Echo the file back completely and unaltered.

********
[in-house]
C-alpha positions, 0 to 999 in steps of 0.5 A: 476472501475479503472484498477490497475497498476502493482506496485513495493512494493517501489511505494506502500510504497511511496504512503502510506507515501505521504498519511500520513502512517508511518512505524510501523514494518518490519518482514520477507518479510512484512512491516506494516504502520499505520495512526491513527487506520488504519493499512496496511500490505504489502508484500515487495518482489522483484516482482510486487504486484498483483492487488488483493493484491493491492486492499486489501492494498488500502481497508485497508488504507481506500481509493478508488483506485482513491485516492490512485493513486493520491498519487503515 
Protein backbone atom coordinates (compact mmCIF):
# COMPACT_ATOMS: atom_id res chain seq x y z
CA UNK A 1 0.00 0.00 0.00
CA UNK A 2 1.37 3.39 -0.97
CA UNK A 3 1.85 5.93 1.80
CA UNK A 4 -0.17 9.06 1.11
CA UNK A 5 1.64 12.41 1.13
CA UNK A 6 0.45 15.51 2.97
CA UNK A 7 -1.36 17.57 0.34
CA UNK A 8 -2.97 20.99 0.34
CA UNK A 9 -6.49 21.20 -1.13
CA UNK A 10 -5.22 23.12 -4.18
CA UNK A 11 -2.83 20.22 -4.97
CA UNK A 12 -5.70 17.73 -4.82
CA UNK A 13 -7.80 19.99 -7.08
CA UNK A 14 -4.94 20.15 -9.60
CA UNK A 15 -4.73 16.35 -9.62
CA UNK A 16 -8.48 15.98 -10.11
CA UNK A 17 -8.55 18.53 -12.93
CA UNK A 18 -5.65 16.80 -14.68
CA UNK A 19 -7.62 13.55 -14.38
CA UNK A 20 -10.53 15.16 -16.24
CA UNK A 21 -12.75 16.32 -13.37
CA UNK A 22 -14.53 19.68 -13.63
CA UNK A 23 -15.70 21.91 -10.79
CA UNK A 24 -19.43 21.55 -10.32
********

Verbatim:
[in-house]
C-alpha positions, 0 to 999 in steps of 0.5 A: 476472501475479503472484498477490497475497498476502493482506496485513495493512494493517501489511505494506502500510504497511511496504512503502510506507515501505521504498519511500520513502512517508511518512505524510501523514494518518490519518482514520477507518479510512484512512491516506494516504502520499505520495512526491513527487506520488504519493499512496496511500490505504489502508484500515487495518482489522483484516482482510486487504486484498483483492487488488483493493484491493491492486492499486489501492494498488500502481497508485497508488504507481506500481509493478508488483506485482513491485516492490512485493513486493520491498519487503515 
Protein backbone atom coordinates (compact mmCIF):
# COMPACT_ATOMS: atom_id res chain seq x y z
CA UNK A 1 0.00 0.00 0.00
CA UNK A 2 1.37 3.39 -0.97
CA UNK A 3 1.85 5.93 1.80
CA UNK A 4 -0.17 9.06 1.11
CA UNK A 5 1.64 12.41 1.13
CA UNK A 6 0.45 15.51 2.97
CA UNK A 7 -1.36 17.57 0.34
CA UNK A 8 -2.97 20.99 0.34
CA UNK A 9 -6.49 21.20 -1.13
CA UNK A 10 -5.22 23.12 -4.18
CA UNK A 11 -2.83 20.22 -4.97
CA UNK A 12 -5.70 17.73 -4.82
CA UNK A 13 -7.80 19.99 -7.08
CA UNK A 14 -4.94 20.15 -9.60
CA UNK A 15 -4.73 16.35 -9.62
CA UNK A 16 -8.48 15.98 -10.11
CA UNK A 17 -8.55 18.53 -12.93
CA UNK A 18 -5.65 16.80 -14.68
CA UNK A 19 -7.62 13.55 -14.38
CA UNK A 20 -10.53 15.16 -16.24
CA UNK A 21 -12.75 16.32 -13.37
CA UNK A 22 -14.53 19.68 -13.63
CA UNK A 23 -15.70 21.91 -10.79
CA UNK A 24 -19.43 21.55 -10.32